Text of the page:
– diabetes: disease that causes high blood sugar. Studies show that people with type 2 diabetes experience extreme tiredness and fatigue

– high blood pressure: fatigue, lightheadedness, feeling weak, and shortness of breath are signs of it

– obesity: Carrying more weight and experiencing joint or muscle pain can lead to or exacerbate fatigue

– heart disease: fatigue also sometimes signals heart failure (a condition in which the heart fails to pump well) or coronary artery disease

– chronic fatigue syndrome: a disorder characterized by extreme fatigue or tiredness that doesn’t go away with rest and can’t be explained by an underlying medical condition weakened immune system function. If you’ve noticed that you’re often sick, feel fatigued, it may mean your immune system is weakened.

– fibromyalgia (a long-term condition often triggered by a stressful event and that causes pain in the muscles and bones)

A thorough physical examination with a variety of tests will help check your overall health. So, book an appointment with your GP for a medical check up.

In short, if you don’t address causes, fatigue can turn into longer term and more serious issues, such as high blood pressure, anxiety and depression.

III. Create A Work-Life Balance To Avoid Fatigue On Shift Work

 

Third, increased reaction time due to lack of sleep is a real danger when working in the traffic control / construction industry. That is why it is important to manage fatigue effectively.

In fact, as a traffic controller, your job requires to stand on your feet for long periods, in sometimes difficult conditions (hot, cold, noisy and busy environments…), and your role requires sustained attention and quick reflexes.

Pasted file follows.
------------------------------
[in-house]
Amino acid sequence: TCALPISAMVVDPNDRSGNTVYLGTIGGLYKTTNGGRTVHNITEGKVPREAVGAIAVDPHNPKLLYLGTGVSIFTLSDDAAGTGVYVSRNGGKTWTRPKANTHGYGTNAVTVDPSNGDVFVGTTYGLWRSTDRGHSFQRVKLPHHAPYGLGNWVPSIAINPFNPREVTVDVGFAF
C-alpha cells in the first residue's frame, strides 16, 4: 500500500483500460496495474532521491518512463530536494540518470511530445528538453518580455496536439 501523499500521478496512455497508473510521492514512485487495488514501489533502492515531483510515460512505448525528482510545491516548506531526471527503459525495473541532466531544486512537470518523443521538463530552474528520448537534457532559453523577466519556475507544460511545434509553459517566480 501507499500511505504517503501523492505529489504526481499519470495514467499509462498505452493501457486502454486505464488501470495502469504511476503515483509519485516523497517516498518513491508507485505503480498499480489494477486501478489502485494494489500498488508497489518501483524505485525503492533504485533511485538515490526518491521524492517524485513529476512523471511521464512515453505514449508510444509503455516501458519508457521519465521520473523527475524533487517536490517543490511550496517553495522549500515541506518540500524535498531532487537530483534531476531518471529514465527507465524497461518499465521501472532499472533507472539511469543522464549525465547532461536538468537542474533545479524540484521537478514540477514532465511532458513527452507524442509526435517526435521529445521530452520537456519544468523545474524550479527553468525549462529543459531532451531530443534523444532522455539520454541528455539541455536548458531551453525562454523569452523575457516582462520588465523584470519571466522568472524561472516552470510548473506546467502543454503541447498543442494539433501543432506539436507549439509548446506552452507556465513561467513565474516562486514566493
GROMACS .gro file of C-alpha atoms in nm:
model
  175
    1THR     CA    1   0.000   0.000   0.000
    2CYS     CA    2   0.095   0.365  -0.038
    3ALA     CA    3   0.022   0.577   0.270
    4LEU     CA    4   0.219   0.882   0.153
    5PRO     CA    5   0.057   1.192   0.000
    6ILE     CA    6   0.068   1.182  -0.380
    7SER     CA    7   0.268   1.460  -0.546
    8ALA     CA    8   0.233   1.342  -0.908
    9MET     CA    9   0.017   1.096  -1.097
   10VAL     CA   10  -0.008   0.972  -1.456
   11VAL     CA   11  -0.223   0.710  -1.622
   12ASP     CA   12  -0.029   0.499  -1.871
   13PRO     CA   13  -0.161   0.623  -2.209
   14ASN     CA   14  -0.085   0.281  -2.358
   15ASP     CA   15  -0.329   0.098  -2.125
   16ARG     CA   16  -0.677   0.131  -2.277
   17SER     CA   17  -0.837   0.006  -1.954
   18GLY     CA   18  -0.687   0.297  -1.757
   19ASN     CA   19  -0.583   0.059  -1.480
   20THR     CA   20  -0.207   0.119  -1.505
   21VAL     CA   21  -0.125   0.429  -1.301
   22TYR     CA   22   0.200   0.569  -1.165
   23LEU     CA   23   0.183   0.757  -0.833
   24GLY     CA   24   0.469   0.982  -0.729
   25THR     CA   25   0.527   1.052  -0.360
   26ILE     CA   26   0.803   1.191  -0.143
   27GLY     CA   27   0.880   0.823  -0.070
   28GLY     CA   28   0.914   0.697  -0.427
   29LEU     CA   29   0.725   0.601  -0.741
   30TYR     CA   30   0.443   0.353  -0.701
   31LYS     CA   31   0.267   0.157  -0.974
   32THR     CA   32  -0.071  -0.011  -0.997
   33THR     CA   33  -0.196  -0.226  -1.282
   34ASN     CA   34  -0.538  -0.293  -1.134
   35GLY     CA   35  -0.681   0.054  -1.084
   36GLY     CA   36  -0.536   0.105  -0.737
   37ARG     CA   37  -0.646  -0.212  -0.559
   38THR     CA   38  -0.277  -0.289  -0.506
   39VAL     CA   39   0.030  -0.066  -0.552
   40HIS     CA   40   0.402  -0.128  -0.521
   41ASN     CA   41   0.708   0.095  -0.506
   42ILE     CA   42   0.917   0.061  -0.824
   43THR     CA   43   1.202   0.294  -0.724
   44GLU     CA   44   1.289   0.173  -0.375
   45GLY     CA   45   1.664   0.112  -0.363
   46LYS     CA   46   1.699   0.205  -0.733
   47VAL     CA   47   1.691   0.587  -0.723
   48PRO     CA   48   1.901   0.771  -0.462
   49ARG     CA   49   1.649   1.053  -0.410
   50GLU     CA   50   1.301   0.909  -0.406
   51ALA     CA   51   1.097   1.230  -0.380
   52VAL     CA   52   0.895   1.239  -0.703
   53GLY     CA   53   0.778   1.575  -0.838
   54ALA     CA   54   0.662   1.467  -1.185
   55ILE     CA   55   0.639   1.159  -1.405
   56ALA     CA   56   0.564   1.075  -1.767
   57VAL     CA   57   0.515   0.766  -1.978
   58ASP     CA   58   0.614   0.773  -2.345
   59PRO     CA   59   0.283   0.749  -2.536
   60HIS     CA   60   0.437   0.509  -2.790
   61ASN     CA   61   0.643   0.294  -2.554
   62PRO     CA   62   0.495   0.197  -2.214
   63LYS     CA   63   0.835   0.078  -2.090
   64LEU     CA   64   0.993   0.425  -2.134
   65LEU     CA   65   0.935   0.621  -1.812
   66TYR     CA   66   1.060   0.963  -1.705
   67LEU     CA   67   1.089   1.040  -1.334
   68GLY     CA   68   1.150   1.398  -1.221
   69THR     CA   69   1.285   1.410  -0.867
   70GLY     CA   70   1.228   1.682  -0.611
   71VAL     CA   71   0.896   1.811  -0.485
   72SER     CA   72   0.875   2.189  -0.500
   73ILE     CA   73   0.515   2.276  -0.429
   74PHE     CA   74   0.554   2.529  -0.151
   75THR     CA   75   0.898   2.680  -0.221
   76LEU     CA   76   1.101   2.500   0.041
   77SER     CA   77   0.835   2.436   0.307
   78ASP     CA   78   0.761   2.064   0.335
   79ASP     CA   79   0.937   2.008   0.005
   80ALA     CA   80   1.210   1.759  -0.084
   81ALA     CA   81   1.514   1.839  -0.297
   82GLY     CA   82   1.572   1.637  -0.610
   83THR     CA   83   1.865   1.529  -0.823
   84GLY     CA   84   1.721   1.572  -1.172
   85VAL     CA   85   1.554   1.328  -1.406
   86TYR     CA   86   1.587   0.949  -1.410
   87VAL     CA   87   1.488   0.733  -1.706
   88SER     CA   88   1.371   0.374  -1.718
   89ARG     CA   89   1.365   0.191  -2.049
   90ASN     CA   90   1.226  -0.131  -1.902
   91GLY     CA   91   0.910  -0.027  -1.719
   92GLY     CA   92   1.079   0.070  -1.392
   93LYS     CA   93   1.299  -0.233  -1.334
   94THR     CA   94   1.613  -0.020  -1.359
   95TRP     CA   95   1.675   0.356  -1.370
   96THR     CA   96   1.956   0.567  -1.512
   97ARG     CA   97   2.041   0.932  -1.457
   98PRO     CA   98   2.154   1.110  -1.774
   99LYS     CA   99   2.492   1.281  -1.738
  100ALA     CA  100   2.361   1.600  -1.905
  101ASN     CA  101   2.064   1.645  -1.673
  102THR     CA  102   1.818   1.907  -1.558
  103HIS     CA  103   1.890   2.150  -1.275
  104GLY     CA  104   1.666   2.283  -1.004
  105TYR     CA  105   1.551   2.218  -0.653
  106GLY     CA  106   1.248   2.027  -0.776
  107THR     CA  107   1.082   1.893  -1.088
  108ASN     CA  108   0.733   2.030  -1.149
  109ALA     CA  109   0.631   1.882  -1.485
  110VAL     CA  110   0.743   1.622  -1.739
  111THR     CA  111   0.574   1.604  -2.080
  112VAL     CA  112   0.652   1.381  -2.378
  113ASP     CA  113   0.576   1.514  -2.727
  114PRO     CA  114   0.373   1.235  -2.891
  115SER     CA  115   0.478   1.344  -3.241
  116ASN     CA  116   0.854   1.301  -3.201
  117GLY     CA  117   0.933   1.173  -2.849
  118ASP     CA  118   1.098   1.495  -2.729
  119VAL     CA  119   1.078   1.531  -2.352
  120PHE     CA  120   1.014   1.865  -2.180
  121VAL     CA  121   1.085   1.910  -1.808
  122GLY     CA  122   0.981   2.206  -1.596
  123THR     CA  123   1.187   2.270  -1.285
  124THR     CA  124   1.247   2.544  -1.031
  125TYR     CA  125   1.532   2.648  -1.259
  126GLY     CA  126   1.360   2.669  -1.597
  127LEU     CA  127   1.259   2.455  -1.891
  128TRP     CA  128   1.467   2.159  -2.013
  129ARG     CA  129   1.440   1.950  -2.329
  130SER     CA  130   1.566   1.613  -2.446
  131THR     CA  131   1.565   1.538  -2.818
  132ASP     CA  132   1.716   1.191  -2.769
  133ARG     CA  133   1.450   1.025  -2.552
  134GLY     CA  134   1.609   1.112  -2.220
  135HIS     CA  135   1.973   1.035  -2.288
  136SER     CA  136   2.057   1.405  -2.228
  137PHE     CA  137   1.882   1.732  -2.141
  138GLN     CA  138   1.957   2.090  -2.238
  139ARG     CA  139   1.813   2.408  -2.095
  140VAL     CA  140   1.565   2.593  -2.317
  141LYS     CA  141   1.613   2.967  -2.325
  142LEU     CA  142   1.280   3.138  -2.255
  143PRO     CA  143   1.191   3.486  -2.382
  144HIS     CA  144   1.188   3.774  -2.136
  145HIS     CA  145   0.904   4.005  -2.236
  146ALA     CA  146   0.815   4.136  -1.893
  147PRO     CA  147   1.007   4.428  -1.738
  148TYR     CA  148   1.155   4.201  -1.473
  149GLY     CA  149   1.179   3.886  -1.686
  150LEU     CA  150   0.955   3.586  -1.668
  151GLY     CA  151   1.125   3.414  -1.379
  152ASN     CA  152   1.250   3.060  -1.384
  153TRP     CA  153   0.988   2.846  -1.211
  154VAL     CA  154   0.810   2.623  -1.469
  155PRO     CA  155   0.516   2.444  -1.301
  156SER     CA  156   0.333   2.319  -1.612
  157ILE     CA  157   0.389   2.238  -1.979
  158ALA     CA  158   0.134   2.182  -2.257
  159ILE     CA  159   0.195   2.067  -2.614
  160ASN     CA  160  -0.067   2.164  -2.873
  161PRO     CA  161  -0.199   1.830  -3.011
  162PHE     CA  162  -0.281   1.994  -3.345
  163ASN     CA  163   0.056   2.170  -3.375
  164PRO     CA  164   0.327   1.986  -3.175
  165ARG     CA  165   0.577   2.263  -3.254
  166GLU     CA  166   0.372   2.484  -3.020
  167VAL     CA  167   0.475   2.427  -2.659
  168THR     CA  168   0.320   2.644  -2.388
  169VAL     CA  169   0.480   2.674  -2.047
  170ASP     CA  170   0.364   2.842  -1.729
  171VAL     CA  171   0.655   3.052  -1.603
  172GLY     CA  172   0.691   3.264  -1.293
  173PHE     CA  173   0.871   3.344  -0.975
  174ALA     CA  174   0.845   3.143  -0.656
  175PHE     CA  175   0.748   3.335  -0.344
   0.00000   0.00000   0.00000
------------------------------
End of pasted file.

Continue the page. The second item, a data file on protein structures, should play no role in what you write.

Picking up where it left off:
So, here is what you can do to create a work-life balance and avoid fatigue on shift work:

First, wear comfortable footwear and appropriate clothing

Second, take breaks – This is the law and your workplace should have a shift roster with task rotation that leaves room for breaks so workers can rest and refresh.

Third, carry water and food – To keep your body fueled, eat unprocessed foods, fresh fruits and vegetables, lean proteins, whole grains and complex carbs, nuts and seeds, and avoid caffeine.

In addition, prioritise your sleep – Getting sufficient sleep is an essential part of both physical and mental health.

If you’re getting less than six or seven hours of sleep every night, it will affect your performance and increase the risk of an incident. In brief, exercise and diet, sleep routine and environment will all help improve your sleep.

Also, prioritise your health – Keeping yourself fit and healthy will also help in your work. In fact, you’ll feel less tired and more energised, and have a sharper focus.

Also, avoid alcohol and caffeine, practice meditation, breathing techniques and yoga. And, pick a sport that involves hand-eye coordination to improve your reaction time.

Last but not least, talk to your manager – If you see a situation that may be a risk for fatigue, such as rostering issues or long tasks that don’t leave room for breaks, it’s your responsibility to mention it.

IV. Preventing Fatigue At Work Is Everyone’s Responsibility


Finally, preventing fatigue in a work environment is everyone’s responsibility. So, don’t ignore the signs if you see them in yourself. Especially, consider what might be causing it and discuss it with your manager.

And, watch out for signs in other people too! In fact, if you suspect a coworker is fatigued, you should bring it up with them. In addition, your workplace should have fatigue training and policies in a place where all staff can access them. And, they should be part of every worker’s induction.

Also, if you’re a manager, create schedules and rosters that reduce the risk of fatigue. And, you may need to trial different schedules to find out what works best for everyone. So, review them regularly and invite feedback from workers.

Finally, if you keep communication lines open, workers will feel comfortable to discuss their concerns with you. And, Safe Work Australia provides more guidance on managing fatigue in a work environment.

At Absolute Traffic Management, safety is our priority. Contact us if you have any queries or questions.